Assessing the Interactions among U.S. Climate Policy, Biomass Energy, and Agricultural Trade

Marshall A. Wise, Haewon C. McJeon, Katherine V. Calvin, Leon E. Clarke, and Page Kyle

Year: 2014
Volume: Volume 35
Number: Special Issue
DOI: 10.5547/01956574.35.SI1.9
View Abstract

Abstract:
Energy from biomass is potentially an important contributor to U.S. climate change mitigation efforts. However, large-scale implementation of bioenergy competes with other uses of land, including agriculture and forest production and terrestrial carbon storage in non-commercial lands. And with trade, bioenergy could mean greater reliance on imported energy. Based on EMF-24 policy specifications, this paper explores these dimensions of bioenergy's role in U.S. climate policy and the relationship to alternative measures for ameliorating the trade and land use consequences. It shows how widespread use of biomass in the U.S. could lead to imports; and it highlights that the relative stringency of domestic and international carbon mitigation policy will heavily influence the amount of imports. It demonstrates that limiting biomass imports could alter the balance of trade in other agricultural products. Finally, it shows that increasing efforts to protect both U.S. and international forests could also affect the balance of trade in other agricultural products. Keywords: Biomass, Bioenergy, Land use, Climate mitigation, Agricultural trade



U.S. CO2 Mitigation in a Global Context: Welfare, Trade and Land Use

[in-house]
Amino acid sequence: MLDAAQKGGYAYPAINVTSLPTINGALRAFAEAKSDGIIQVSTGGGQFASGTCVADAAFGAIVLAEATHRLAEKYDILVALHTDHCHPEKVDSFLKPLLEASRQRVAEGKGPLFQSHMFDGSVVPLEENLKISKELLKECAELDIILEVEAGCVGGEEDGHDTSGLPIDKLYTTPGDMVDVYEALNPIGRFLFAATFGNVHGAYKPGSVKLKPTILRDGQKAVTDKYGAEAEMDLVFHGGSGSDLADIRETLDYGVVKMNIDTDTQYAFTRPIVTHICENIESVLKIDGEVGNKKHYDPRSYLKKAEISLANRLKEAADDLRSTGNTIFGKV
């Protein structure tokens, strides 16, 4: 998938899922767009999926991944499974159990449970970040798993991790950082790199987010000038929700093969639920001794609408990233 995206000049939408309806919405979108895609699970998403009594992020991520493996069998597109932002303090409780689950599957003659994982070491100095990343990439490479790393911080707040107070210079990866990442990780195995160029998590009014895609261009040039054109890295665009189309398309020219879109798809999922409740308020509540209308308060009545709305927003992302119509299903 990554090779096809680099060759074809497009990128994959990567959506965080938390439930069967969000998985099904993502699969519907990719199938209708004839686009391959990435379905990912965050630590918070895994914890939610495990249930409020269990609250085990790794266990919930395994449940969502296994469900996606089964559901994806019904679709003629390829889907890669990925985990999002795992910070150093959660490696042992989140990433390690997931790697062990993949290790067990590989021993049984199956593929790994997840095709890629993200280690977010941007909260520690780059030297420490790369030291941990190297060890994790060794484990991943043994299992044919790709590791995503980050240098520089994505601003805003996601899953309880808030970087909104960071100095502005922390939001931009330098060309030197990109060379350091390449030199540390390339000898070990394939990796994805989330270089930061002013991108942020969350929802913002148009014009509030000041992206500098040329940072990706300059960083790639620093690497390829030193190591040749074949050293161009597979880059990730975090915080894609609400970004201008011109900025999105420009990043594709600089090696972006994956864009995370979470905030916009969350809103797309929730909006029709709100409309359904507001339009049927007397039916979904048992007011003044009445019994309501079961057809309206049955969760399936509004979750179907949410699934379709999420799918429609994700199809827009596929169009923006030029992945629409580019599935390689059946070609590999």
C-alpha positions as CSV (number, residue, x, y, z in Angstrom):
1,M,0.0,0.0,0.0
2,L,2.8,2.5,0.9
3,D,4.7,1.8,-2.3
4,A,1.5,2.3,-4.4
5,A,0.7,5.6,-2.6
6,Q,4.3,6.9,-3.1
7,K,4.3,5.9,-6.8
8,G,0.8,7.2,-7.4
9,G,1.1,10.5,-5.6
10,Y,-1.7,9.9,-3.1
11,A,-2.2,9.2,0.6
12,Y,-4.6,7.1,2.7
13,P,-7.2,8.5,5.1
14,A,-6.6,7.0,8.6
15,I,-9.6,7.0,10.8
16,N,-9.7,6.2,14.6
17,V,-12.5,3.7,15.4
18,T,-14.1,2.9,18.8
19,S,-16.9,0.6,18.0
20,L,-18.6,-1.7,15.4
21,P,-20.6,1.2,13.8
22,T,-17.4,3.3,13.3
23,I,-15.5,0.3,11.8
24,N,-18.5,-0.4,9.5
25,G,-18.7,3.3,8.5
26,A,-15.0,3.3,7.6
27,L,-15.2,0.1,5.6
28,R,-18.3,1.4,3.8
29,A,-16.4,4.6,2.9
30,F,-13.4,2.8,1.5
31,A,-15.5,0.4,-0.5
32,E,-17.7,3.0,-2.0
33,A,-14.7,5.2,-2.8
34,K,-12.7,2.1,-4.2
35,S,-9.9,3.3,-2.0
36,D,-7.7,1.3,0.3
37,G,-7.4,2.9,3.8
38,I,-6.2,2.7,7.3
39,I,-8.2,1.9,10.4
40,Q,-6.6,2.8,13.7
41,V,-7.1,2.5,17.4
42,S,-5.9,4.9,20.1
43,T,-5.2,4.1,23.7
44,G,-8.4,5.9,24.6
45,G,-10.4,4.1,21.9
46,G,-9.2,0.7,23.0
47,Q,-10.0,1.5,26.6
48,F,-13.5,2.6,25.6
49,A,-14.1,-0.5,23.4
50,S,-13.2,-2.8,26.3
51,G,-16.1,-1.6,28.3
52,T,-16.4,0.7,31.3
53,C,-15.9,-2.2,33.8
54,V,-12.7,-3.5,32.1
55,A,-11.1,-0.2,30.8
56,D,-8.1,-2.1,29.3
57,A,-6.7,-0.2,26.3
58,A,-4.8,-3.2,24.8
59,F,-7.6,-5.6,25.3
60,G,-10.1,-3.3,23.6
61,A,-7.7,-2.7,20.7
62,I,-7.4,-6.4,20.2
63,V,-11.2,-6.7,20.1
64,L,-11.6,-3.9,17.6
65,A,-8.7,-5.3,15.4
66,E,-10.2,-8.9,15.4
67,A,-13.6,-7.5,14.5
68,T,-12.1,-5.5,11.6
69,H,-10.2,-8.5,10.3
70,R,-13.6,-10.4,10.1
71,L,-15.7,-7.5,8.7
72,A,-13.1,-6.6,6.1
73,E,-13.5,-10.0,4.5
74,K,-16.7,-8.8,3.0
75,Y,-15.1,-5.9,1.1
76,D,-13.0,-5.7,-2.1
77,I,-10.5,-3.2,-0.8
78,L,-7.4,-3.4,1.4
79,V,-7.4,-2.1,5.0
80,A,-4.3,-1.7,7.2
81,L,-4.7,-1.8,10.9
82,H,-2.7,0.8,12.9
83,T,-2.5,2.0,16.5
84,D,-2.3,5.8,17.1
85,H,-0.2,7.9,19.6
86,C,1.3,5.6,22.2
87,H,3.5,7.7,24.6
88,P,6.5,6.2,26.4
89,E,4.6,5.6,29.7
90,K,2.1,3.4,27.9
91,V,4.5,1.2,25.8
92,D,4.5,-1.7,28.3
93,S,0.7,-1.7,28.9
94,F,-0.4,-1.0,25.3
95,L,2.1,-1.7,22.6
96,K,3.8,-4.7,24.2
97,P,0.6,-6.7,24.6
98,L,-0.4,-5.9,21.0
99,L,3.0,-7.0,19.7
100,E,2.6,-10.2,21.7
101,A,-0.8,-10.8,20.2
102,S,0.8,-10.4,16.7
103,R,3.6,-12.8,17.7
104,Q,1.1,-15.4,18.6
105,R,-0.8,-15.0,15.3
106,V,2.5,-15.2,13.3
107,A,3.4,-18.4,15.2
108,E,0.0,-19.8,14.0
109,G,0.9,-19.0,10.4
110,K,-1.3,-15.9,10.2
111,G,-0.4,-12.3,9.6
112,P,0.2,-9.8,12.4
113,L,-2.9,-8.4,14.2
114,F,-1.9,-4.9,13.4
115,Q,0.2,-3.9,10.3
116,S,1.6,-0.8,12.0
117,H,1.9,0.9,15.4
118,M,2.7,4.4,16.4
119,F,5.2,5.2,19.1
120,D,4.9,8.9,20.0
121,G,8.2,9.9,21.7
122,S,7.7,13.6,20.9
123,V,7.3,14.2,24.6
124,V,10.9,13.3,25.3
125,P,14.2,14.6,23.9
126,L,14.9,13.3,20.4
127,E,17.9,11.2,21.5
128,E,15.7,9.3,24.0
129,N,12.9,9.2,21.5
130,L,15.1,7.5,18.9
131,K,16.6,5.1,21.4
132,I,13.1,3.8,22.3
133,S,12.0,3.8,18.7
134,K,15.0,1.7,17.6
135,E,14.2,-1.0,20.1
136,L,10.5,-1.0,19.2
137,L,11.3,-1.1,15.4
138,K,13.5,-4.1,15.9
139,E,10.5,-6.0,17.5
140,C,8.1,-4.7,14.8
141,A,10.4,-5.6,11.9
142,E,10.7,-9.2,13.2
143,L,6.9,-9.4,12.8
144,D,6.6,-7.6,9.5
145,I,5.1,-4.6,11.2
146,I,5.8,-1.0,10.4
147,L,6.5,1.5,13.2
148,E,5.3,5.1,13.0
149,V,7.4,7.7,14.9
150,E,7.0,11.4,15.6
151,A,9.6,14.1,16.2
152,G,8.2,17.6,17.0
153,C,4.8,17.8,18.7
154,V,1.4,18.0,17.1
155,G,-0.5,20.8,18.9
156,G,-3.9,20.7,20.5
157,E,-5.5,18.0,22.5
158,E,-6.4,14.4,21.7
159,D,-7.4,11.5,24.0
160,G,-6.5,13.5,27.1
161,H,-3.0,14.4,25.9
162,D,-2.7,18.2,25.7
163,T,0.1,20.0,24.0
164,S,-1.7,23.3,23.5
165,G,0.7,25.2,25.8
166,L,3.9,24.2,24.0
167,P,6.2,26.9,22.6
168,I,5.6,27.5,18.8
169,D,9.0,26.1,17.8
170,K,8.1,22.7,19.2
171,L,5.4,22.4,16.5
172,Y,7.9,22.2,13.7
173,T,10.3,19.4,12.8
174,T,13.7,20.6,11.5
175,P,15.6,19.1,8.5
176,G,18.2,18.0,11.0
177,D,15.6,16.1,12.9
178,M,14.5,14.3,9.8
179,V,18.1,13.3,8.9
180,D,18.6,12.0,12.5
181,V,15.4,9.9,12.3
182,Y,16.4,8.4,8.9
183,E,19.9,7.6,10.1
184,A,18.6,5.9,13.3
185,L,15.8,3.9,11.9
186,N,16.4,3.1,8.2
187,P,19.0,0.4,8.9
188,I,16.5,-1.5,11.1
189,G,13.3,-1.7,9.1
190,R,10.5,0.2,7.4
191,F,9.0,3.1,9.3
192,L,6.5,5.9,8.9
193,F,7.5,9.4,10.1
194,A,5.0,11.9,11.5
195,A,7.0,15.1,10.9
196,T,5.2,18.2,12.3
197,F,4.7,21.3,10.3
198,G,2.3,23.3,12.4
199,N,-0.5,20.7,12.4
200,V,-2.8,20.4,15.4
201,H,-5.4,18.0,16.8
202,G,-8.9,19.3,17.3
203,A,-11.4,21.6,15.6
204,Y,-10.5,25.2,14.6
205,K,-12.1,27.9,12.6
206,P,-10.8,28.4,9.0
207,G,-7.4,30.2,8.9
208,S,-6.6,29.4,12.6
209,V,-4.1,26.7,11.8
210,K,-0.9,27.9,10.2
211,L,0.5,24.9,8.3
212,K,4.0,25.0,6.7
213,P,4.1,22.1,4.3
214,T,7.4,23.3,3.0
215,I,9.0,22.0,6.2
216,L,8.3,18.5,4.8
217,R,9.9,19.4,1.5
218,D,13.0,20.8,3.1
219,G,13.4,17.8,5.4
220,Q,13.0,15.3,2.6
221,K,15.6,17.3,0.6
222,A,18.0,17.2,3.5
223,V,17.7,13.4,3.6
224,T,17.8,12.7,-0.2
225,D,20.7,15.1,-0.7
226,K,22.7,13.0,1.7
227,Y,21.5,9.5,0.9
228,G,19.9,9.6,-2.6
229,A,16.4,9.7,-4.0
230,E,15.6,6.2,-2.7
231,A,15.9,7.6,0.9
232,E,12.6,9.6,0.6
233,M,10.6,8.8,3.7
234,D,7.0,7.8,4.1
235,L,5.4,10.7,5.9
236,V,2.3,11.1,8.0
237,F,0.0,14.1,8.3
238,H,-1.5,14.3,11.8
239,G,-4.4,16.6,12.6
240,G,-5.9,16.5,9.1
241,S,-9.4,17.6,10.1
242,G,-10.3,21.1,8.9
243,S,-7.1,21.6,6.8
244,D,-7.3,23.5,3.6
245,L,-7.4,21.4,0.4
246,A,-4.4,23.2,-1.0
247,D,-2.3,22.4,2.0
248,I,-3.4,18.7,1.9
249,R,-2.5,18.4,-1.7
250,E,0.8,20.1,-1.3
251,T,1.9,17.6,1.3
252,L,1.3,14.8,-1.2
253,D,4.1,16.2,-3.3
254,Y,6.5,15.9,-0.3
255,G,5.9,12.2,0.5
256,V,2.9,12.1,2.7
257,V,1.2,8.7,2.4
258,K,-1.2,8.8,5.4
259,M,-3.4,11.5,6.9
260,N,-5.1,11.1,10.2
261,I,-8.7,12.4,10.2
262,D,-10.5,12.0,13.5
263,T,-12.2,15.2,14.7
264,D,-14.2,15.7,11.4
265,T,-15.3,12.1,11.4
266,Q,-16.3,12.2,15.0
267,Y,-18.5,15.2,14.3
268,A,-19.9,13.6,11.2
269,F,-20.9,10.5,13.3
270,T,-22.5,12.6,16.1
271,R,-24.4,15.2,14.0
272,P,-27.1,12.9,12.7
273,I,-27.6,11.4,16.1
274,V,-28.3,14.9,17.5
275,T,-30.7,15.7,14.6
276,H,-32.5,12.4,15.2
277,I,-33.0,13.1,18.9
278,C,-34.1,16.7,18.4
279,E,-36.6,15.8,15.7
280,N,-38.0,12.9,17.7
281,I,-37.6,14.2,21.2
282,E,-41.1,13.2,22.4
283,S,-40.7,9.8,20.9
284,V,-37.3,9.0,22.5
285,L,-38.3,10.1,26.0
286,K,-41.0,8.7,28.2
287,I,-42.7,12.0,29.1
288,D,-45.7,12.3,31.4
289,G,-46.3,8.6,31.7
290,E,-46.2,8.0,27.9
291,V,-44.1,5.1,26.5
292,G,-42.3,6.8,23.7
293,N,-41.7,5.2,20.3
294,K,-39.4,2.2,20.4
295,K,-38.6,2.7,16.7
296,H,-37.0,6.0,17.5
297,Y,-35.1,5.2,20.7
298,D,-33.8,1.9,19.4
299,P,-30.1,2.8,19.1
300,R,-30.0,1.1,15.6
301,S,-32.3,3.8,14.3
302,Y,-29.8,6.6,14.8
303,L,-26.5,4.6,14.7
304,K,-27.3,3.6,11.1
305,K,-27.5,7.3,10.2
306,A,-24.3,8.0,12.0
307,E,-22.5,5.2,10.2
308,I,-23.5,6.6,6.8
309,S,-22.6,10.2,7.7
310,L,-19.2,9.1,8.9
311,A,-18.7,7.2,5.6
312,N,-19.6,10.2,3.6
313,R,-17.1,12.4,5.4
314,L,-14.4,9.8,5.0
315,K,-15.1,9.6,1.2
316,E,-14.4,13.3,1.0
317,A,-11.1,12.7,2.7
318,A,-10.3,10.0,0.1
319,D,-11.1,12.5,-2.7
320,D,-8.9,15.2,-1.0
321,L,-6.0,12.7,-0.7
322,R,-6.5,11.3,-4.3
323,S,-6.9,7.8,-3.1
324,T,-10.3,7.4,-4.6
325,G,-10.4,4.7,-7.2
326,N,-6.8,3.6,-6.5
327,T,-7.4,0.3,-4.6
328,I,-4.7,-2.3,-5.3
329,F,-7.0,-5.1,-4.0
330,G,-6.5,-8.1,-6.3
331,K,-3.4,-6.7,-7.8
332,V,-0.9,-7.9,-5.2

Ronald D. Sands, Katja Schumacher, and Hannah Forster

Year: 2014
Volume: Volume 35
Number: Special Issue
DOI: 10.5547/01956574.35.SI1.10
View Abstract

Abstract:
We describe carbon dioxide mitigation scenarios specified by the Energy Modeling Forum study (EMF-24) "U.S. Technology Transitions under Alternative Climate Policies," using a global computable general equilibrium model that simulates world energy and agricultural systems through 2050. One set of scenarios covers variation across five major technology groups: end-use technology, carbon dioxide capture and storage, nuclear electricity generation, wind and solar power, and bioenergy. Other scenarios cover variation across policies. Policies such as a renewable portfolio standard for electricity generation or a clean electricity standard have the potential for significant emissions reductions, but at a greater cost than a cap-and-trade scenario with the same reduction in emissions. Cap-andtrade scenarios resulted in carbon dioxide leakage rates of 11 to 20 percent depending on the stringency of the targets. Oil-exporting regions without a mitigation policy may still have significant welfare losses when other world regions reduce emissions. Keywords: Carbon dioxide, Climate policy, Carbon leakage, Land use, Bioenergy





Begin New Search
Proceed to Checkout

 

© 2022 International Association for Energy Economics | Privacy Policy | Return Policy